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  4. Lovely, lovely--I am more than ready for that "downbeat" (:--]] Julierose

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  5. They are spectacular all together there!

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  6. The last block makes it. I love his hair !!!
    You just made a wonderful job and I enjoyed every post about it. And your musicknowledge is impressive.
    Hope to see some more blocs (and to read about those instruments)
    Regards
    Jeanine

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  7. Wow! Wow! Wow! This is just beautiful. Your talents are simply amazing. What a journey, thank you for sharing.

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  8. Teresa, you amaze me. SERIOUSLY, you get more done in a week than I do in an entire year. I have so enjoyed seeing each and every block that you've come up with and also learning about the instruments. I think it's safe to say that these blocks are going to sell out! Great job, my friend. :)

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  9. Just terrific! It is sure to be an award winner!

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  10. Teresa, you've blown this one out of the water! Truly fantastic. Congratulations!

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  11. Wow, wow, wow. Looks fabulous all together!!

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  12. Oh Teresa, the last block is wonderful. I love the information you have provided as well. Thank you for sharing such wonderful information about the orchestra. This would be an awesome way to teach young musicians about the orchestra.

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  13. OMG! And just when I thought it couldn't get better...a conductor, PERFECT!

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  14. Oh my goodness...I am speechless...almost! Your blocks are stunning! What a gorgeous quilt this will be...a legacy!

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  15. Beautiful, beautiful. I love your conductor block. BTW what are those little white 'candle-looking' objects sitting on the paper templates? I don't recall hearing about them before.

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  16. Teresa ,
    You have really out done your self this time! Love love your quilt and patten. You are so talented and I love to see you use this talent for both the music you love as well as quilting. I have already seen you efforts showing up on Pinterest.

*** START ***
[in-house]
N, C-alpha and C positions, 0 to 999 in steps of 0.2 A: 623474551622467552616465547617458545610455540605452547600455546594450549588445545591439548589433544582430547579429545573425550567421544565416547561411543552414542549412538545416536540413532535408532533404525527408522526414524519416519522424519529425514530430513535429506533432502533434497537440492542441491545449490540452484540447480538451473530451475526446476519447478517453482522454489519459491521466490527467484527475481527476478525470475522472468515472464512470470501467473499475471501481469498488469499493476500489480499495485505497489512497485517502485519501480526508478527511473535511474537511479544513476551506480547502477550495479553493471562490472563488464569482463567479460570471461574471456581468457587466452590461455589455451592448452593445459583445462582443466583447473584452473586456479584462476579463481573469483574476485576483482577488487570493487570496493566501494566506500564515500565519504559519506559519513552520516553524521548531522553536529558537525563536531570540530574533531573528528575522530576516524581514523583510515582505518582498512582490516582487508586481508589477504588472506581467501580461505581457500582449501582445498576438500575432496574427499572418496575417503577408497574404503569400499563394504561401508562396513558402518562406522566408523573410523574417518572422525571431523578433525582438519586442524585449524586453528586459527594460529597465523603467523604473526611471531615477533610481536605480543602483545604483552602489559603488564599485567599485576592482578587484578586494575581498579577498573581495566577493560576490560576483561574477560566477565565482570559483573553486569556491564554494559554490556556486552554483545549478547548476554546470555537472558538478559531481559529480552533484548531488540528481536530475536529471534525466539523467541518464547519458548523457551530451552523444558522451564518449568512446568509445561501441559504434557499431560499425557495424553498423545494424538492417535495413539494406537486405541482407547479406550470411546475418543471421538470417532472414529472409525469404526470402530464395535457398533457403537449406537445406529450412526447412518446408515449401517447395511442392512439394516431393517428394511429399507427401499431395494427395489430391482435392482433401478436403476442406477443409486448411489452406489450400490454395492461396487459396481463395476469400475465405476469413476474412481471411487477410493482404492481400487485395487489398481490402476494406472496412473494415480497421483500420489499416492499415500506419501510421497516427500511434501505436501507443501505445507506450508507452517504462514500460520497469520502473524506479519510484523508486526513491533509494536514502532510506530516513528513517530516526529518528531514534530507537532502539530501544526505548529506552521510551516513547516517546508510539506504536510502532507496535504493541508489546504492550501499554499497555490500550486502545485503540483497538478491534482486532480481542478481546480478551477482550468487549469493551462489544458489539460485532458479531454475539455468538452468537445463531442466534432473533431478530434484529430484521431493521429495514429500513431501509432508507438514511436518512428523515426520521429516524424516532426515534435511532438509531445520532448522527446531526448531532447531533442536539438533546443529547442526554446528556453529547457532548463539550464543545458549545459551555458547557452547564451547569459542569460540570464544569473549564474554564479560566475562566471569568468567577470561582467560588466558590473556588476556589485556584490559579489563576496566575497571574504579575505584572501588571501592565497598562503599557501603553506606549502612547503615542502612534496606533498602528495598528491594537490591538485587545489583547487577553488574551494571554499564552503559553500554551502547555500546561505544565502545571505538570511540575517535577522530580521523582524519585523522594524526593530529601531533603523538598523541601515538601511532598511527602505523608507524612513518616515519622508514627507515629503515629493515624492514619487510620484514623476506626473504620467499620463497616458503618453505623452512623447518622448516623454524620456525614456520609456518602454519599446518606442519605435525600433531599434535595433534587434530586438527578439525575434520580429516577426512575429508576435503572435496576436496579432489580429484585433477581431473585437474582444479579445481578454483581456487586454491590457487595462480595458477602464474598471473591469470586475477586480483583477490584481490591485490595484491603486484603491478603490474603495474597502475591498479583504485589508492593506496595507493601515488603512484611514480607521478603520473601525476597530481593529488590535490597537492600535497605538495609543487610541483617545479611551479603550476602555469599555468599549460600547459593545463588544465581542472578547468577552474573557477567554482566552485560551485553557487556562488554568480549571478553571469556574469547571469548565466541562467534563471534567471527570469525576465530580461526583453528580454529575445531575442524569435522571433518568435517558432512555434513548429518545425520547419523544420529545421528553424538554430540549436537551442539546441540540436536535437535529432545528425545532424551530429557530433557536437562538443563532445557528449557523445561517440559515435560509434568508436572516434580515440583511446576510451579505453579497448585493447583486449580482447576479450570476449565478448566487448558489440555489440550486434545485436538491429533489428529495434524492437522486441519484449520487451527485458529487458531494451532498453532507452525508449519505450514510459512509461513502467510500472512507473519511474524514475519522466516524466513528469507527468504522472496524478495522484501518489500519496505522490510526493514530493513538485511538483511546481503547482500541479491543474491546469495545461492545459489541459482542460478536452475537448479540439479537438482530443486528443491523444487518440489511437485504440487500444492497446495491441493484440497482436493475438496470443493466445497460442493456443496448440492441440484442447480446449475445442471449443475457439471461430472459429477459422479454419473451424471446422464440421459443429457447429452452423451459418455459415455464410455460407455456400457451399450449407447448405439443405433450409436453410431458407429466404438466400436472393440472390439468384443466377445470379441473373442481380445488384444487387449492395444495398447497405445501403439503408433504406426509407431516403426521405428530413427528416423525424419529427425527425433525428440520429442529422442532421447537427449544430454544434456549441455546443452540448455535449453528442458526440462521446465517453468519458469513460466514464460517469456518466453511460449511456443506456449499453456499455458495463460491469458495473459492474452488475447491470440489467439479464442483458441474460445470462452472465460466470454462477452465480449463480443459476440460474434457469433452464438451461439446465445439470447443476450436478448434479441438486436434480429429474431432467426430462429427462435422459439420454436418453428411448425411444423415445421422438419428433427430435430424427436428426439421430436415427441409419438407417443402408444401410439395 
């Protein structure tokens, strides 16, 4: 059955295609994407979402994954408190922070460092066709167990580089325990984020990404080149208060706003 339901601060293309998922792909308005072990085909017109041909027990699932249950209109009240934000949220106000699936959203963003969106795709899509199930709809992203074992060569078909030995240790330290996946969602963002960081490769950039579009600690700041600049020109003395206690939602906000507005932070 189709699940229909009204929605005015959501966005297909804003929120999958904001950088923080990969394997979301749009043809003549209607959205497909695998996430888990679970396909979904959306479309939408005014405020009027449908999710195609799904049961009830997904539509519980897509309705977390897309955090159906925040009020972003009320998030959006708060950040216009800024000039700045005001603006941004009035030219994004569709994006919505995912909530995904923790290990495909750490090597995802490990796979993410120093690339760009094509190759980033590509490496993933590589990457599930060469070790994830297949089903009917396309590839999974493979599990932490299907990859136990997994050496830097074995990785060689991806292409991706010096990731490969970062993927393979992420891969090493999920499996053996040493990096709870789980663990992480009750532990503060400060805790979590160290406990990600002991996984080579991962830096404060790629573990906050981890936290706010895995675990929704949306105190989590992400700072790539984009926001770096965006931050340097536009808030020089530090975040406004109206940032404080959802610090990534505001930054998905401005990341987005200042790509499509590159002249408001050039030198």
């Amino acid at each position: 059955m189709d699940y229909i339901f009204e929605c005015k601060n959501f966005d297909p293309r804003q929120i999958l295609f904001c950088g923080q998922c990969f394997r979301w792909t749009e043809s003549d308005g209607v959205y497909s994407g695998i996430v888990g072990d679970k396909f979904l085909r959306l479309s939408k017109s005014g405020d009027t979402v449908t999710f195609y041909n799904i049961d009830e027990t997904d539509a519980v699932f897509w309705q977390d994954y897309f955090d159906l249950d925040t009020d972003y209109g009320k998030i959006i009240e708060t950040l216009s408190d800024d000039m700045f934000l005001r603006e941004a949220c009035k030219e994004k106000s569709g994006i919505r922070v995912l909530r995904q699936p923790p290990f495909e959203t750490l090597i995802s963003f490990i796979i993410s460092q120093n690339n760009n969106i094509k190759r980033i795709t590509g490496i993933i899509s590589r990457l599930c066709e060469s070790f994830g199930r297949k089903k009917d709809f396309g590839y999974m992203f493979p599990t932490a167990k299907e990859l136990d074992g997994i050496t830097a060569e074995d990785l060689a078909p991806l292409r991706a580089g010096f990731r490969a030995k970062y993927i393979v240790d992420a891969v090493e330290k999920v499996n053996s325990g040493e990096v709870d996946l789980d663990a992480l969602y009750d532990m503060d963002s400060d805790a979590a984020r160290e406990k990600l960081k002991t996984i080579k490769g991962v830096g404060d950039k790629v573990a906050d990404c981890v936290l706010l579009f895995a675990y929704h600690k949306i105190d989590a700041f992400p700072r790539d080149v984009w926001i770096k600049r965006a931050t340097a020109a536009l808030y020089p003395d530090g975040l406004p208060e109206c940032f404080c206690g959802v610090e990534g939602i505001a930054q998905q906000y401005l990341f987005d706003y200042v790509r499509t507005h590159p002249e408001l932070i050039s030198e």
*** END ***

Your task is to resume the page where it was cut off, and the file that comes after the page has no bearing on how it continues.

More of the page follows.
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  17. I don't know what you mean by 'stay tuned' (seriously just kidding) I am glued to my seat--get it 'glued' (not literal, and really not that funny in print-lol)

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  18. Love the Conductor, and of course, those beautiful purple flowers. Such superb worksmanship. Absolutely stunning! Hooray!

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  19. Very pretty. It has been fun to see each block as you progress.

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  20. your conductor is perfect! it was wonderful to see all the blocks together.
    what a great design.

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  21. What better ending than with a 'cute' conductor!! It's FABULOUS darling, simple FABULOUS!!!

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  22. I have to tell you that I just LOVE your blocks! I'm a former band geek (jr. high and high school) who played the Bb clarinet and Bass Clarinet in the marching, symphonic and concert bands all the way through school. I can't wait until the patterns are available so that I can order them! What an awesome job you have done!

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  23. Have revisited this block as it is about to go off my reader 30 day hold. This whole quilt is just stunning. I would love to be able to show the folks at church this with all the explanations about the instruments that you included in your blogs.

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Thanks for stopping by the quilt cave...I love your feedback! I am sorry that I am no longer able to accept comments from "Anonymous" readers...it leaves the door open for too many spammers!